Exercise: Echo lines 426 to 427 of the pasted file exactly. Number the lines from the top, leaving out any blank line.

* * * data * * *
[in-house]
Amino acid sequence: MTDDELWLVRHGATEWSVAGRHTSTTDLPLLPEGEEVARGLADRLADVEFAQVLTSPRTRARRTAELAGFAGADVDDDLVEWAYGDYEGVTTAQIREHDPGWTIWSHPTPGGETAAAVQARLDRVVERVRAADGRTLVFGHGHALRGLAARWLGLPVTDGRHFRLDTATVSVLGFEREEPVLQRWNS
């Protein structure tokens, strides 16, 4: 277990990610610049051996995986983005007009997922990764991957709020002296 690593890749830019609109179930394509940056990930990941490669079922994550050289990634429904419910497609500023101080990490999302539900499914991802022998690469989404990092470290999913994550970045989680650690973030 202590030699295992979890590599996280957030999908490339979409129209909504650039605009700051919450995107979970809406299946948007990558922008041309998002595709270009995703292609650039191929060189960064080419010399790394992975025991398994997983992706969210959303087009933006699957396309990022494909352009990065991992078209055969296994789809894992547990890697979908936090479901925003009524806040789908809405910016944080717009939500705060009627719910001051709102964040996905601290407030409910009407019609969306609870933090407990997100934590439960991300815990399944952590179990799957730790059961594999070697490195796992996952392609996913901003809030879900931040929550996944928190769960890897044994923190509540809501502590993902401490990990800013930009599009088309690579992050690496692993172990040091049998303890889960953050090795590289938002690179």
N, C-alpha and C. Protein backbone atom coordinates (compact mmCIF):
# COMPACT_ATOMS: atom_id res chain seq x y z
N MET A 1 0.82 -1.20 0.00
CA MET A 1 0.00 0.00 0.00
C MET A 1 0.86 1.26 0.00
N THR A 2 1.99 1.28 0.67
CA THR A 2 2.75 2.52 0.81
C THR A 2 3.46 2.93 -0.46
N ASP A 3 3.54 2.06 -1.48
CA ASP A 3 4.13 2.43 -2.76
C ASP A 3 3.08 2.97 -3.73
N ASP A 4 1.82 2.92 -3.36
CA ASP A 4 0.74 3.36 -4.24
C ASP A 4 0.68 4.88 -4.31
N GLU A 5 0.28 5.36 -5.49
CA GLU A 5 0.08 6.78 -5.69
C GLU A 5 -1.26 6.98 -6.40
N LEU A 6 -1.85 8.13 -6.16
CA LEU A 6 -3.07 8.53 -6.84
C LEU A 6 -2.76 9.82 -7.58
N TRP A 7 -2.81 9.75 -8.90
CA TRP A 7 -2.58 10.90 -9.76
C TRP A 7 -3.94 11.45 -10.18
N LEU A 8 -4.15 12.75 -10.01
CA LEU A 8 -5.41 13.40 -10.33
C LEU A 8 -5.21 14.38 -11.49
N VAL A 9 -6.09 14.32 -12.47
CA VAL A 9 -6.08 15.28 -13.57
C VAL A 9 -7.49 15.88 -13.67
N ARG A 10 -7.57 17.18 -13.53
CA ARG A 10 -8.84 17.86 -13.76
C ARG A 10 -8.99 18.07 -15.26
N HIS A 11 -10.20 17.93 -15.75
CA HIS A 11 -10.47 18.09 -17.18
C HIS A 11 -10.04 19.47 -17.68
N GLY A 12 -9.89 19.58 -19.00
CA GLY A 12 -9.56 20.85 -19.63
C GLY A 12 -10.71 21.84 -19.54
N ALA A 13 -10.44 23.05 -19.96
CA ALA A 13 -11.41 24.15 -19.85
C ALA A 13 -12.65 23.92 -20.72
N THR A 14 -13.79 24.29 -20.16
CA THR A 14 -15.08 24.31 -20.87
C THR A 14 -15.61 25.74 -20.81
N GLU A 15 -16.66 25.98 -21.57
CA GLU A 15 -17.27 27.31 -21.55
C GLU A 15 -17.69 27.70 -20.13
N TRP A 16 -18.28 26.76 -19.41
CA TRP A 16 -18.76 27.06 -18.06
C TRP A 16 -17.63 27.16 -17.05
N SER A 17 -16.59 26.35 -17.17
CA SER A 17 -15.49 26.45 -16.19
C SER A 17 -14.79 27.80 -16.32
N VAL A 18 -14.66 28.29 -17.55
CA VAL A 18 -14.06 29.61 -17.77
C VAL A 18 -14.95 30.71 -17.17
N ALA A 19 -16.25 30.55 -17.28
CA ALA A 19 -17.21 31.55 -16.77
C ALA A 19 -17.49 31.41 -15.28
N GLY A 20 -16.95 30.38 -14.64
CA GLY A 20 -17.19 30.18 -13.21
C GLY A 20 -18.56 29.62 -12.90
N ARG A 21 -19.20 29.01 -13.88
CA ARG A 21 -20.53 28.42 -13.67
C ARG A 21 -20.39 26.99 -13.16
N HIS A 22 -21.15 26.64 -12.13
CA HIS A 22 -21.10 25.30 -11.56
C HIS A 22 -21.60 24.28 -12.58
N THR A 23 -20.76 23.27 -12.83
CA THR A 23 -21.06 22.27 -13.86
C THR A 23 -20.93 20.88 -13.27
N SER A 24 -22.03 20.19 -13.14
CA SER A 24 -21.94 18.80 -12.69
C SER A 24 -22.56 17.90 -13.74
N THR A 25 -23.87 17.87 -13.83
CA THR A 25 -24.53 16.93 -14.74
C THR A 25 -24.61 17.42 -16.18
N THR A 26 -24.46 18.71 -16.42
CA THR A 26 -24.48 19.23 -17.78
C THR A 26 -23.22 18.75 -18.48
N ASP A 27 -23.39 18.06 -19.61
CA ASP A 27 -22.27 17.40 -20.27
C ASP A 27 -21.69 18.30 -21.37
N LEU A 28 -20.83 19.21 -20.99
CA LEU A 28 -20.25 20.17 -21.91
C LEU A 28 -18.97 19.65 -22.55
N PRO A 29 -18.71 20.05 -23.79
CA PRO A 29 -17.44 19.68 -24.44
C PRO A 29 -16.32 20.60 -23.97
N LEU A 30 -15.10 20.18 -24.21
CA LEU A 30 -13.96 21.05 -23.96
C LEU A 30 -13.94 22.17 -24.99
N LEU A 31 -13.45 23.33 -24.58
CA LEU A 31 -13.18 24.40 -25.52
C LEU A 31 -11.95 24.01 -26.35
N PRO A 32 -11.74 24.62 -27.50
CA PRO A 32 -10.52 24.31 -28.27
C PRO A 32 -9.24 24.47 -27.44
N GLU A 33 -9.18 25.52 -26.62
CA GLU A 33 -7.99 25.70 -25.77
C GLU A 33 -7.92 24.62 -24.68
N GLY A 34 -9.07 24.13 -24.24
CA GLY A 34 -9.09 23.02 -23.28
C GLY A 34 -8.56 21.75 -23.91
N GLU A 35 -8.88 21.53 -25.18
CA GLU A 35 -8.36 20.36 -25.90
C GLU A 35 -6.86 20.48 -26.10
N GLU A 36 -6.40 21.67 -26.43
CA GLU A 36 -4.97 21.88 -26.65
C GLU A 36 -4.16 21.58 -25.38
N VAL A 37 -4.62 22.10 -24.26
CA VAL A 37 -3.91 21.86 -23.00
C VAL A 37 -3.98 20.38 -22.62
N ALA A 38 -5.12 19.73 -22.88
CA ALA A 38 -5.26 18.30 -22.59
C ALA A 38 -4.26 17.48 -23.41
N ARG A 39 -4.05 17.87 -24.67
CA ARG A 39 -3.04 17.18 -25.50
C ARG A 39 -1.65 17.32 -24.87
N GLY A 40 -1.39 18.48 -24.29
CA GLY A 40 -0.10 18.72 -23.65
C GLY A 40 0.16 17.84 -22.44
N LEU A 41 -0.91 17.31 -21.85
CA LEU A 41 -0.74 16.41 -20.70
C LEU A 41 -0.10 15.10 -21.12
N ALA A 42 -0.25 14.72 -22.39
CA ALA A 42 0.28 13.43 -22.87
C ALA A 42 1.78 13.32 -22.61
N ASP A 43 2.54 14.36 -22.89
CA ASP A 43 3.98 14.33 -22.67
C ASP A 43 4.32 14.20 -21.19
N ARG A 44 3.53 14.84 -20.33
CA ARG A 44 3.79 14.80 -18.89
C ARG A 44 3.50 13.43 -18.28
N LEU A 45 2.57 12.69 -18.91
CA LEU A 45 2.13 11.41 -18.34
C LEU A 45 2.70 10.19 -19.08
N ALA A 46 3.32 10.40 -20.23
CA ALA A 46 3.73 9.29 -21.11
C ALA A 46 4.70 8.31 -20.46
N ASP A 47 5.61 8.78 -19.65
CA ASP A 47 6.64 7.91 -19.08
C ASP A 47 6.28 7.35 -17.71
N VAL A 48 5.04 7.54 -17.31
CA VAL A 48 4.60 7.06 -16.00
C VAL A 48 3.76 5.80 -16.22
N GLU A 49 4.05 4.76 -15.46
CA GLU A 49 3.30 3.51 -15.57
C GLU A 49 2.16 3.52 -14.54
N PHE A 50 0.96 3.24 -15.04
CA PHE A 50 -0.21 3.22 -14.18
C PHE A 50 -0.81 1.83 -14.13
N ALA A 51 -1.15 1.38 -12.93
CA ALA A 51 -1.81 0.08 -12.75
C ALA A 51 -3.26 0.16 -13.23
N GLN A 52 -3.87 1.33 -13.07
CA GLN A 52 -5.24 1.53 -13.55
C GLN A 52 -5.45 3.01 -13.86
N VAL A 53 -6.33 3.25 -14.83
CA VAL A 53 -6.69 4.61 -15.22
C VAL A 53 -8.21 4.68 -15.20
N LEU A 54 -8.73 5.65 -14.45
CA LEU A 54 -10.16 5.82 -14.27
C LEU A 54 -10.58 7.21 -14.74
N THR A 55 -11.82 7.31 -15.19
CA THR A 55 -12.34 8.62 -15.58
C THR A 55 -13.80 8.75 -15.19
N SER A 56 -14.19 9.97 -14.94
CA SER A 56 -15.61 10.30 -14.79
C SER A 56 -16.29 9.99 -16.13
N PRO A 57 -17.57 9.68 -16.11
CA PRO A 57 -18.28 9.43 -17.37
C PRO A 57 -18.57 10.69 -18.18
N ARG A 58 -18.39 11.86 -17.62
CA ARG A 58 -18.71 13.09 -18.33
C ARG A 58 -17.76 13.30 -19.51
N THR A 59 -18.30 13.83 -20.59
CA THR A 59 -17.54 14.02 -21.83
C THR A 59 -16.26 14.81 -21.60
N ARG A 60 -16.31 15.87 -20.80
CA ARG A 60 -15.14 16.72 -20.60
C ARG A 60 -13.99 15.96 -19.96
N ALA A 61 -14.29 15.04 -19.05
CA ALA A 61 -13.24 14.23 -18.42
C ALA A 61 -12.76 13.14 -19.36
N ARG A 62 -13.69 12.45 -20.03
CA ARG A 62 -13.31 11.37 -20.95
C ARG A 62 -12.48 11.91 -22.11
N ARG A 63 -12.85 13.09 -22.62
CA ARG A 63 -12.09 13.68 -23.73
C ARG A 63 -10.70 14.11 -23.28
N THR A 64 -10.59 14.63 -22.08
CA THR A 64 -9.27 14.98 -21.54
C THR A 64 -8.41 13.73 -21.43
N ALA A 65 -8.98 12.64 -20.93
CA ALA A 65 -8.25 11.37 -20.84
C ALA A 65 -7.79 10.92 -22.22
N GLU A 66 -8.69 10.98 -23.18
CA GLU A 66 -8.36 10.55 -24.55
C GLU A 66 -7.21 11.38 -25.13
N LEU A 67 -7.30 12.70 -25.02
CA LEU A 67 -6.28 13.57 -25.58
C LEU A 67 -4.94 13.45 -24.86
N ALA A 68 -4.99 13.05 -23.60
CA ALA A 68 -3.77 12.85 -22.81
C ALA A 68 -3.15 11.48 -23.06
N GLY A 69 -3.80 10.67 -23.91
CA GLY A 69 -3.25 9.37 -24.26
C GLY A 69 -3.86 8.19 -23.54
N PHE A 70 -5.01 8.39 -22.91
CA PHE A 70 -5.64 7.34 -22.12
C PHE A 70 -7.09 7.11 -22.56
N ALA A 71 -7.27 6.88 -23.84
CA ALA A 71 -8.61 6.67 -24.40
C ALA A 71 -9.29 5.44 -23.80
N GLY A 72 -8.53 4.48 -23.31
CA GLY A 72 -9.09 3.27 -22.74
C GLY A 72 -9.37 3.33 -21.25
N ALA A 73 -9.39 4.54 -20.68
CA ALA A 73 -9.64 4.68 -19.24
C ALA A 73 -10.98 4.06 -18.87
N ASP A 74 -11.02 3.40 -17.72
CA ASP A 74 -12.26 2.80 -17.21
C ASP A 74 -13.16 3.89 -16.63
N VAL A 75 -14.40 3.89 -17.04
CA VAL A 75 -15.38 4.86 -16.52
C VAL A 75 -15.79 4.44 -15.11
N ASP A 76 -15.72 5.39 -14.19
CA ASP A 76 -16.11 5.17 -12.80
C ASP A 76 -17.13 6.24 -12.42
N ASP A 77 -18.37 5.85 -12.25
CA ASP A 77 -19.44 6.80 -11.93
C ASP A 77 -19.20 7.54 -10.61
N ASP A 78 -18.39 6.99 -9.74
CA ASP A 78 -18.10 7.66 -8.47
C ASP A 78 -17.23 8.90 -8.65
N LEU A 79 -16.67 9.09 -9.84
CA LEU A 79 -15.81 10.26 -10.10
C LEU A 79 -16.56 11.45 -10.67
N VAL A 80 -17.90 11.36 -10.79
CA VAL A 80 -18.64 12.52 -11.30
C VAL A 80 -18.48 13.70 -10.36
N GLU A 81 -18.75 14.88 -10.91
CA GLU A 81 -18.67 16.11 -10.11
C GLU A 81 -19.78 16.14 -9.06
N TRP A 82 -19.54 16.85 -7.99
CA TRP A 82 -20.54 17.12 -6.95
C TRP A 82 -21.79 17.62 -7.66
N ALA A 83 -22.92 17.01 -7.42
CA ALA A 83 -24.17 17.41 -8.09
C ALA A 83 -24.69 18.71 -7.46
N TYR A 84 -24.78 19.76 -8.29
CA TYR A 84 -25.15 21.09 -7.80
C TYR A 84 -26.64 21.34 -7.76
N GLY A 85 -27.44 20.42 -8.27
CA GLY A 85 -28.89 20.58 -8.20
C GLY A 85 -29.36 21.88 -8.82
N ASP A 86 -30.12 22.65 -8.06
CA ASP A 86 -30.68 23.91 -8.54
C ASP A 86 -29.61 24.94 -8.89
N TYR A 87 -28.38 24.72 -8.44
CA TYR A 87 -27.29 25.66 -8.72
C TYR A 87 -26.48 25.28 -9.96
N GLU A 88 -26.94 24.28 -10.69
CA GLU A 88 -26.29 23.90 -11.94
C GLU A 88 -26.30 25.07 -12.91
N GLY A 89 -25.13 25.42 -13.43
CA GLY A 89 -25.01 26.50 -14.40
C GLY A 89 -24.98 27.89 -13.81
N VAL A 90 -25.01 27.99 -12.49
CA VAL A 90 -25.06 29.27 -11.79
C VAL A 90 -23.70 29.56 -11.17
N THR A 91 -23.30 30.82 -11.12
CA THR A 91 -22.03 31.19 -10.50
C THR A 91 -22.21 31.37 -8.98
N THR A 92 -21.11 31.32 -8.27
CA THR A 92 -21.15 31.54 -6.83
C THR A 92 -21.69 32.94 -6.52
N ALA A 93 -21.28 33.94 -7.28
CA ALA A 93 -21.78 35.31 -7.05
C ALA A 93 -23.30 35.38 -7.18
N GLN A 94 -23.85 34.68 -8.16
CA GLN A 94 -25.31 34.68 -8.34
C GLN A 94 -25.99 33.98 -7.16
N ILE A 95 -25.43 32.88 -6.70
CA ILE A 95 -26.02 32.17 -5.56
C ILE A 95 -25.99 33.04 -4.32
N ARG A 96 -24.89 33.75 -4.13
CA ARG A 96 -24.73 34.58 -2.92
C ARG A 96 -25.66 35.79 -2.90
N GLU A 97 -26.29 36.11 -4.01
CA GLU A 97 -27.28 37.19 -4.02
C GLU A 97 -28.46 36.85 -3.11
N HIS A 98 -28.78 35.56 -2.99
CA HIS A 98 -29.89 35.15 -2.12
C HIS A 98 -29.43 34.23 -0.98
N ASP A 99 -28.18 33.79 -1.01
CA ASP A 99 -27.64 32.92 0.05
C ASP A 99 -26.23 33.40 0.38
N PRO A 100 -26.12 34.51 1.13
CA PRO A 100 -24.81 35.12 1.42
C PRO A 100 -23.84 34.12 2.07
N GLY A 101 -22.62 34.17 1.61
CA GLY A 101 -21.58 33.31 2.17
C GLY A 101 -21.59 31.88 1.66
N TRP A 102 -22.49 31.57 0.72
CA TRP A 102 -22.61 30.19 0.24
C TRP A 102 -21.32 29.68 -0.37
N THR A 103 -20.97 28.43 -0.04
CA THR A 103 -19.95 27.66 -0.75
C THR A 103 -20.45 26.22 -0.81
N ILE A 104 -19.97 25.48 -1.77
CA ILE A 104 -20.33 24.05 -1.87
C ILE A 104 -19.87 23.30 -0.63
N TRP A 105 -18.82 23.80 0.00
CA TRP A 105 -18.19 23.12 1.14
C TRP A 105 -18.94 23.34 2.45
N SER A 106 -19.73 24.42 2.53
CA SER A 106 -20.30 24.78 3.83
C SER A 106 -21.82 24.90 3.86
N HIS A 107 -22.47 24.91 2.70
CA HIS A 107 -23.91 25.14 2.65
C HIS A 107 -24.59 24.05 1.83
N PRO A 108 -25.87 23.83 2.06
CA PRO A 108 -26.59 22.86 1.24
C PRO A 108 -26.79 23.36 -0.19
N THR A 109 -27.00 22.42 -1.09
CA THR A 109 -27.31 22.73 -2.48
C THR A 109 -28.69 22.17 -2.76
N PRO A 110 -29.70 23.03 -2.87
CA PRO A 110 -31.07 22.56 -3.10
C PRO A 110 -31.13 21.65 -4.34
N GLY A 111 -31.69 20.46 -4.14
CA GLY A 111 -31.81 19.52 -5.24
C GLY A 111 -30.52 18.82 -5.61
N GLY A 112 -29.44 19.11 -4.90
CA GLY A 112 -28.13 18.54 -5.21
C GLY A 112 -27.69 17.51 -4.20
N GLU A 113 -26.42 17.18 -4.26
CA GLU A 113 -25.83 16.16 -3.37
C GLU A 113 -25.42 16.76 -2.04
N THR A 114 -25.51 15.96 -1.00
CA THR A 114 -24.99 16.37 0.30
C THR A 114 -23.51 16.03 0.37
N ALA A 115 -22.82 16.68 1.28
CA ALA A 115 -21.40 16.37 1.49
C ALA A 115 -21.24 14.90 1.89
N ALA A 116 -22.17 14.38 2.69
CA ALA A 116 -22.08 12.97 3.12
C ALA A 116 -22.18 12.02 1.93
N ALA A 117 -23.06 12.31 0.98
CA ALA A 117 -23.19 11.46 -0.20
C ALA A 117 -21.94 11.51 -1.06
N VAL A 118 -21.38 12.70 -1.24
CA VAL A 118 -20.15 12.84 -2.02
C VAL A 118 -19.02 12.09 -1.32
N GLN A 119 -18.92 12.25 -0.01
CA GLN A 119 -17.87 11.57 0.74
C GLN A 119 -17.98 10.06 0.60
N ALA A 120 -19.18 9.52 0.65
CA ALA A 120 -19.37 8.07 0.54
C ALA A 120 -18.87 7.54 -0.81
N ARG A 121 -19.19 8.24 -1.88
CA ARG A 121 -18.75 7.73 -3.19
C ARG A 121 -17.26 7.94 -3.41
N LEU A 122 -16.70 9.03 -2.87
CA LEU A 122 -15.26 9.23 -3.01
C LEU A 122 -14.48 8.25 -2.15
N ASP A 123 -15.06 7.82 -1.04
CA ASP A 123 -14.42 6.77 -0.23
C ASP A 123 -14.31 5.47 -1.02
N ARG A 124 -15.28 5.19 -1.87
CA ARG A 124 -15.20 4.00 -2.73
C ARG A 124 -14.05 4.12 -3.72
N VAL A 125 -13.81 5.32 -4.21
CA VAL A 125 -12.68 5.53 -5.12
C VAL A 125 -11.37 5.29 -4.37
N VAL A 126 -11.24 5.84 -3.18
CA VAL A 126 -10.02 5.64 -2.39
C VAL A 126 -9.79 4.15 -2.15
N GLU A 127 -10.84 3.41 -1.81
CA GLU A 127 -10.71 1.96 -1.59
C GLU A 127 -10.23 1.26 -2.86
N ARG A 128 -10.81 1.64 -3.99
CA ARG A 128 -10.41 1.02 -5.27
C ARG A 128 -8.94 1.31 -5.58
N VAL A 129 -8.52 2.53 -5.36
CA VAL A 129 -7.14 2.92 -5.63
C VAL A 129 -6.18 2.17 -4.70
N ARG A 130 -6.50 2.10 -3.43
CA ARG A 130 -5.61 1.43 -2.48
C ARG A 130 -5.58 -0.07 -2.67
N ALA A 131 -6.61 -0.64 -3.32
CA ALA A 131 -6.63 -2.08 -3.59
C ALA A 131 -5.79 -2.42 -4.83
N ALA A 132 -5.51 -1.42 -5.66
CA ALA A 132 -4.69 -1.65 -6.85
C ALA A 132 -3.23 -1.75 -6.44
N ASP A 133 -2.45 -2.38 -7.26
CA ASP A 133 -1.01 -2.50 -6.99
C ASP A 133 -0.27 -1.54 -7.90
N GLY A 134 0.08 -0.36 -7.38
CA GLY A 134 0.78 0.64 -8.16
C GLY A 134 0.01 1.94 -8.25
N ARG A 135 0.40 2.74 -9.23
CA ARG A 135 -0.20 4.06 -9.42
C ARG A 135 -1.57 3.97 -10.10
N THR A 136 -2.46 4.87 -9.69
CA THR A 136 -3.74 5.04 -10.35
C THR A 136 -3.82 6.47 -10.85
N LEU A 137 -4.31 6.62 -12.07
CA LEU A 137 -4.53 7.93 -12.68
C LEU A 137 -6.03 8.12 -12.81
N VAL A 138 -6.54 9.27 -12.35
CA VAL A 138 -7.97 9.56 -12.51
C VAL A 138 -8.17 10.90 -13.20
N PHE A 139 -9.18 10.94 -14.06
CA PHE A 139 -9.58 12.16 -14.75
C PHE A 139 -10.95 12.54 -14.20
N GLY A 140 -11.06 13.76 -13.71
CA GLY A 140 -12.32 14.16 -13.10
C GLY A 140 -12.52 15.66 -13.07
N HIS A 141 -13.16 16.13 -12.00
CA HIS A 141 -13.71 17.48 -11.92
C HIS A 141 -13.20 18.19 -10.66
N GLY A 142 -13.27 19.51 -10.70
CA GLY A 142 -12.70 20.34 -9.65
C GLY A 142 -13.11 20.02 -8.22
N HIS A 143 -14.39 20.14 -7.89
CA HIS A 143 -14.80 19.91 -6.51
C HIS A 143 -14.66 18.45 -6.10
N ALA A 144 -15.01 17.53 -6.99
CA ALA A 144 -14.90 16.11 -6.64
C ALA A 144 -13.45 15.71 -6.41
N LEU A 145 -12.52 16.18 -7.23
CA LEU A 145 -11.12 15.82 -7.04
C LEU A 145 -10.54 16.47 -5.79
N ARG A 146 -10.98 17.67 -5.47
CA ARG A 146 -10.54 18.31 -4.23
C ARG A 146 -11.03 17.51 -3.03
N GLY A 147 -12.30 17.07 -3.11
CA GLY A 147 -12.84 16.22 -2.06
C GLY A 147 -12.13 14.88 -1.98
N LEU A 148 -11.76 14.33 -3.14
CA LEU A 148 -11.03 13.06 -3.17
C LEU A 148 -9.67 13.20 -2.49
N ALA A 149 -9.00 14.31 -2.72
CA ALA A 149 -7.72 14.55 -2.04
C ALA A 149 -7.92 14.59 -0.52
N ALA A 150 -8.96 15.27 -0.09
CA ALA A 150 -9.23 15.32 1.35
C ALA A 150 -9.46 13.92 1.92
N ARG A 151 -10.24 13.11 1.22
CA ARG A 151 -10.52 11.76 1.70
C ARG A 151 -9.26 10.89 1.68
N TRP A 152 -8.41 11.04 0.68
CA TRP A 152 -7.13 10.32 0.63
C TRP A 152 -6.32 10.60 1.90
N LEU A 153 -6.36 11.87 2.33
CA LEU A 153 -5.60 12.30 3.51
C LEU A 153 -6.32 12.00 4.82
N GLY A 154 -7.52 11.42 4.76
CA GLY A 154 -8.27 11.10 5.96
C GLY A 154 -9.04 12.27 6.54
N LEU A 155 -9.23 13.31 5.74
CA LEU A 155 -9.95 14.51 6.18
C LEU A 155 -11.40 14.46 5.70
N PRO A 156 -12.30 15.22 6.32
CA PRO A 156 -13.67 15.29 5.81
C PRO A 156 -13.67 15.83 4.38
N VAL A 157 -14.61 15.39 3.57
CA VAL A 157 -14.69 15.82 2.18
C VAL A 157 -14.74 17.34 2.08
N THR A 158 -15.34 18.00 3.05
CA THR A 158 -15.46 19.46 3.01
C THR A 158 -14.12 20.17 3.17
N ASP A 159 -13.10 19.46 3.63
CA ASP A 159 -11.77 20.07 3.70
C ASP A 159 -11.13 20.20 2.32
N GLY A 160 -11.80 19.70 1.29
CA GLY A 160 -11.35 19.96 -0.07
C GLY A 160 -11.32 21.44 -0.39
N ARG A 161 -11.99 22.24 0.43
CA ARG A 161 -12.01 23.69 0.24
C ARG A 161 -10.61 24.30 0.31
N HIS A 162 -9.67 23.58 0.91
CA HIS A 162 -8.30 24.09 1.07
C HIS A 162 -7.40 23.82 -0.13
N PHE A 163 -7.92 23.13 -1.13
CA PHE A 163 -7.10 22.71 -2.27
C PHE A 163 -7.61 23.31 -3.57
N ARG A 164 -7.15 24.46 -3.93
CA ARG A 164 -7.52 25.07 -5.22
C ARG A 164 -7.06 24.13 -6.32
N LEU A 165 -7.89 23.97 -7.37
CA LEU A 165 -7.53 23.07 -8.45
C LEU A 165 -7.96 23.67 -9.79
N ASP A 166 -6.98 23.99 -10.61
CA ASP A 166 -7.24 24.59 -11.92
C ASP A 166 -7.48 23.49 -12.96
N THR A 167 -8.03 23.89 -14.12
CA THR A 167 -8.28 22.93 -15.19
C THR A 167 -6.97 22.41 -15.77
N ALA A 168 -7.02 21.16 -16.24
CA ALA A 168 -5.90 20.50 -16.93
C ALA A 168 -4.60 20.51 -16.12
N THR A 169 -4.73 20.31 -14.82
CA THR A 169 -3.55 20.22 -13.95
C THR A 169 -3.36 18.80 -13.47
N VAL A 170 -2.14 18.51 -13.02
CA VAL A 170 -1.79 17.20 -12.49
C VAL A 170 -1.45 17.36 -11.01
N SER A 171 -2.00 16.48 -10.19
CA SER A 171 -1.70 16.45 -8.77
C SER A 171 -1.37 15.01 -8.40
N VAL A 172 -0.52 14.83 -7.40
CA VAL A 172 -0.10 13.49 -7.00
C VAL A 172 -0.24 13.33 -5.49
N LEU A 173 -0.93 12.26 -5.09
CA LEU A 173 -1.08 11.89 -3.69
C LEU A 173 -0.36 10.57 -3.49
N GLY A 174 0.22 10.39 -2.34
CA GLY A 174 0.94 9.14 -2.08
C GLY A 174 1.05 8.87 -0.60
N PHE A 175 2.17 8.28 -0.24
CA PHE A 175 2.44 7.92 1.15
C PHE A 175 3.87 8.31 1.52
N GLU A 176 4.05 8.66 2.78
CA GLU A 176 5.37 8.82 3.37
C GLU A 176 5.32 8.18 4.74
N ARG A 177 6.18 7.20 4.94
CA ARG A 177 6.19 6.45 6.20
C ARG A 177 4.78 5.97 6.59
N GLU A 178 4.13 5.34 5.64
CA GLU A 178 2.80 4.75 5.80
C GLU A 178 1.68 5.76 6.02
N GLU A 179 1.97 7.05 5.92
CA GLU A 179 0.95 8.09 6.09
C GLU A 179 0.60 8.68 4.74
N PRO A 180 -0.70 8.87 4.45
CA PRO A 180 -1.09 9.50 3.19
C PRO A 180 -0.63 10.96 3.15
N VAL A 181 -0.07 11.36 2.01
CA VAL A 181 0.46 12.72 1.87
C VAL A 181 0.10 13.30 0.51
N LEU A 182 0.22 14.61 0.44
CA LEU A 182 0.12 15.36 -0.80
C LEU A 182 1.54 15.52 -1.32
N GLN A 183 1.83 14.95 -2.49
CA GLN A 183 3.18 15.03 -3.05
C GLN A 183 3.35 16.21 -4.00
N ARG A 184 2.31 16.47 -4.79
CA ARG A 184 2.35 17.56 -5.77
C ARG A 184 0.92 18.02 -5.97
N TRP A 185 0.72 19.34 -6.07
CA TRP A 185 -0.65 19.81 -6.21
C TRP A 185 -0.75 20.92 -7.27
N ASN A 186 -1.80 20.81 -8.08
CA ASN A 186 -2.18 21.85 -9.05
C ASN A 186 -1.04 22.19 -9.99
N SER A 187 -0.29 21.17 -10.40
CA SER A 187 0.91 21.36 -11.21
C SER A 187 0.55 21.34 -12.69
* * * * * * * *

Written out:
N HIS A 141 -13.16 16.13 -12.00
CA HIS A 141 -13.71 17.48 -11.92